Ernest James Zydeco plays lots of traditional zydeco songs, but some of its original songs are infused with sentiments for Kansas City. “YJ” pays tribute to YJ’s Snack Bar near 18th and Wyandotte. “Knock Me Over With a Feather” is a tale about a couple who meet at a Mardi Gras celebration in Kansas City.
James and his family are as comfortably ensconced in Kansas City as he is in the music he plays. He and Ratcliff live near the University of Kansas Medical Center, where they home-school their two daughters and where Ratcliff is a grant writer for sustainable farmers across the nation.
“They used to go to the French academy (Academie Lafayette),” James said, “so they speak French. They translate a lot of Cajun and zydeco music while we’re in the car. I’ll ask, ‘What’s this about?’ And they’ll go, ‘Well, I don’t really understand what the guy is talking about but it’s something about his dog.’ ”
James has brought the music into the lives of his parents, who have seen him perform live — “that’s when I’m the most nervous,” he said. And though they haven’t come full circle as fans of the music, they appreciate it in their own way. Consider the son visiting upon the father a slice of family heritage.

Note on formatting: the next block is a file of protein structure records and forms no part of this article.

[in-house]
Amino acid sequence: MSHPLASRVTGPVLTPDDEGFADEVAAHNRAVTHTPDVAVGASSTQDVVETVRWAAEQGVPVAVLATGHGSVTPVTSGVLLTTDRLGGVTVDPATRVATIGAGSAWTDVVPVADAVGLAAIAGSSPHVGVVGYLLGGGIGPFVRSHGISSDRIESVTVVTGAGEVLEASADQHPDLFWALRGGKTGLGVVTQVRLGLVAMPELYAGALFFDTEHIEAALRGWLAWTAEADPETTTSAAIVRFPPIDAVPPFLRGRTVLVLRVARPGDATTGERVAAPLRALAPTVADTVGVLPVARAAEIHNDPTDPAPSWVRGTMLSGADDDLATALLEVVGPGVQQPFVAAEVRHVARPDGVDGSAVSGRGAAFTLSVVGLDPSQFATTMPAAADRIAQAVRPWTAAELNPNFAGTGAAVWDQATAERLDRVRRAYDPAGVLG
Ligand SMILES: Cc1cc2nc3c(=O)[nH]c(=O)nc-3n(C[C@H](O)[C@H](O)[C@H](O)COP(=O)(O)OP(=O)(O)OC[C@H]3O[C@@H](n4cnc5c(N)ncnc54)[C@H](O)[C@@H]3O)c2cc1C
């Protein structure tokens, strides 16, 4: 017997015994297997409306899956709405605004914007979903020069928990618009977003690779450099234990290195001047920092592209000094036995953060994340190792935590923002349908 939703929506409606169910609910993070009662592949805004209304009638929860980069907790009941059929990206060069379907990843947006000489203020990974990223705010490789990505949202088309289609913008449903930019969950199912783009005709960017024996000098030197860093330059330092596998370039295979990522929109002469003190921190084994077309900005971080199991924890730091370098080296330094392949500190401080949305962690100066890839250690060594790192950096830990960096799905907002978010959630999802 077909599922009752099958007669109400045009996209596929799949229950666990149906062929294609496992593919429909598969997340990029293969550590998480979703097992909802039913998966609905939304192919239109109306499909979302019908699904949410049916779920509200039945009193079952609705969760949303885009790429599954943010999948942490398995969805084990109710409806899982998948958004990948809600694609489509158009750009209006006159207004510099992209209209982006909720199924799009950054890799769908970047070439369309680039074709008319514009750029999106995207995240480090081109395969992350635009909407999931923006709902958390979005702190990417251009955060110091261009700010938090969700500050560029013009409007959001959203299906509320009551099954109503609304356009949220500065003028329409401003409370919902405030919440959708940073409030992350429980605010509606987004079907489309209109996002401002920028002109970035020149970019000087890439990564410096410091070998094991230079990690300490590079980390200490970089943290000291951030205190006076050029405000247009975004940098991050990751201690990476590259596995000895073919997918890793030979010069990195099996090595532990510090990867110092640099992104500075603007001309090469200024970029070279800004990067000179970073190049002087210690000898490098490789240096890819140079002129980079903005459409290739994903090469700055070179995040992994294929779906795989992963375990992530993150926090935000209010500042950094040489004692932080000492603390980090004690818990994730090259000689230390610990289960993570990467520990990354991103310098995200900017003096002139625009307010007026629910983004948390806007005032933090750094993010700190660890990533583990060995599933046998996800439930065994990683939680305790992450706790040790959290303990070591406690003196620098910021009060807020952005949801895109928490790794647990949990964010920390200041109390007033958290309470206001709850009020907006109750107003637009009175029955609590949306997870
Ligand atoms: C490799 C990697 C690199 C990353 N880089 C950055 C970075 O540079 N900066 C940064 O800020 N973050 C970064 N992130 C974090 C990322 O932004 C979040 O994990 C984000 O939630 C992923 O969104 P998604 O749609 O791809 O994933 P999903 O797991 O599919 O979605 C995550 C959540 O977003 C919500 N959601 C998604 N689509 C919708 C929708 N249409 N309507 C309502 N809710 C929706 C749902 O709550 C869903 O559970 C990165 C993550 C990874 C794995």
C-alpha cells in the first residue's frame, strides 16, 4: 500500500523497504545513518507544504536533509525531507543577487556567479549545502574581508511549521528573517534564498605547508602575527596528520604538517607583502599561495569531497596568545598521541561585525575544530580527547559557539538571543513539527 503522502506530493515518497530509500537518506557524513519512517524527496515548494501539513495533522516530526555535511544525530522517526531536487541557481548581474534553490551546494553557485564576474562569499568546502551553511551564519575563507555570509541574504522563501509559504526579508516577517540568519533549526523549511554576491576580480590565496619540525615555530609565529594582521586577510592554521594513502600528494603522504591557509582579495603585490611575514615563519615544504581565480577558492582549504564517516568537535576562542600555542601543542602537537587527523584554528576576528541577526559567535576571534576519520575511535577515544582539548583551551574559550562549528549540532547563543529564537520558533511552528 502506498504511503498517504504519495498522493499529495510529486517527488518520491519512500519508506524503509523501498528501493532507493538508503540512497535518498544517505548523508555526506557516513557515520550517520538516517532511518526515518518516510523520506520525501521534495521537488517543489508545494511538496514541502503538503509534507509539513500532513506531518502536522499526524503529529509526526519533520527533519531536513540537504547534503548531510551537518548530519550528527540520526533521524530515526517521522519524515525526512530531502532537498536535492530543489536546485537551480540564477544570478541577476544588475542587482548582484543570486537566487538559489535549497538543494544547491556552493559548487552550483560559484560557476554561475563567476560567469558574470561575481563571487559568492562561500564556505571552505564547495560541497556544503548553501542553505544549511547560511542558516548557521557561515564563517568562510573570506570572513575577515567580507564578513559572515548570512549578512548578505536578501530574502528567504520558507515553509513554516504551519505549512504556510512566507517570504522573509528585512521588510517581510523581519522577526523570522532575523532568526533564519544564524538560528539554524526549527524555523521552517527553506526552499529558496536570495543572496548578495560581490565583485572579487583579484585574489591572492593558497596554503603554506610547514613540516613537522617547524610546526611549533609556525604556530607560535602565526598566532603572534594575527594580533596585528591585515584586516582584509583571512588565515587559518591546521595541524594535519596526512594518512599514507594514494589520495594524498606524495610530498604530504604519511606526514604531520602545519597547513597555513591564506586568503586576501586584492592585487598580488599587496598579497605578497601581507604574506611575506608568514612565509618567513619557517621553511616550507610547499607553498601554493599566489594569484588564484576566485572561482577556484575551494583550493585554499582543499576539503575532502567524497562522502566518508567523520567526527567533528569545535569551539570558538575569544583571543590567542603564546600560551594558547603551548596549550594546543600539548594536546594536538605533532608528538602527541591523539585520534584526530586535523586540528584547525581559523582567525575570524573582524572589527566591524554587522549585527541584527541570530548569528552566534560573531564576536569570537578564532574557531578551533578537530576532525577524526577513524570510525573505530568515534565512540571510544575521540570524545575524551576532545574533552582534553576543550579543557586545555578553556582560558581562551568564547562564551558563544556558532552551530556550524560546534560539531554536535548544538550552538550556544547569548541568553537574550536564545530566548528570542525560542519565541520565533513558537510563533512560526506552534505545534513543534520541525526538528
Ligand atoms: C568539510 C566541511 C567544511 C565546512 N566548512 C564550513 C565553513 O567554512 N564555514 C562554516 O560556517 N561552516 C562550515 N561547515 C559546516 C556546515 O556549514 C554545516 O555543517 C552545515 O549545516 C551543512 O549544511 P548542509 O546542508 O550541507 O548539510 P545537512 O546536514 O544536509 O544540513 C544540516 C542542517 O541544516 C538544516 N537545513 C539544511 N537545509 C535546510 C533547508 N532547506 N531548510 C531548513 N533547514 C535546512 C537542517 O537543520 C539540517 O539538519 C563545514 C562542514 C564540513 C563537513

“My parents didn’t even know what the blues was when I started getting into it,” he said. “So there’s a big cultural gap between them and me. But I’ve introduced them to it. They don’t go out and buy it. But I can have meaningful conversations about songs and aspects of the music with my father. It’s new territory for them, but they love what we’re doing.”
Ernest James Zydeco performs Friday night at B.B.’s Lawnside BBQ, 1205 E. 85th St. Showtime is 9 p.m. Admission is $5.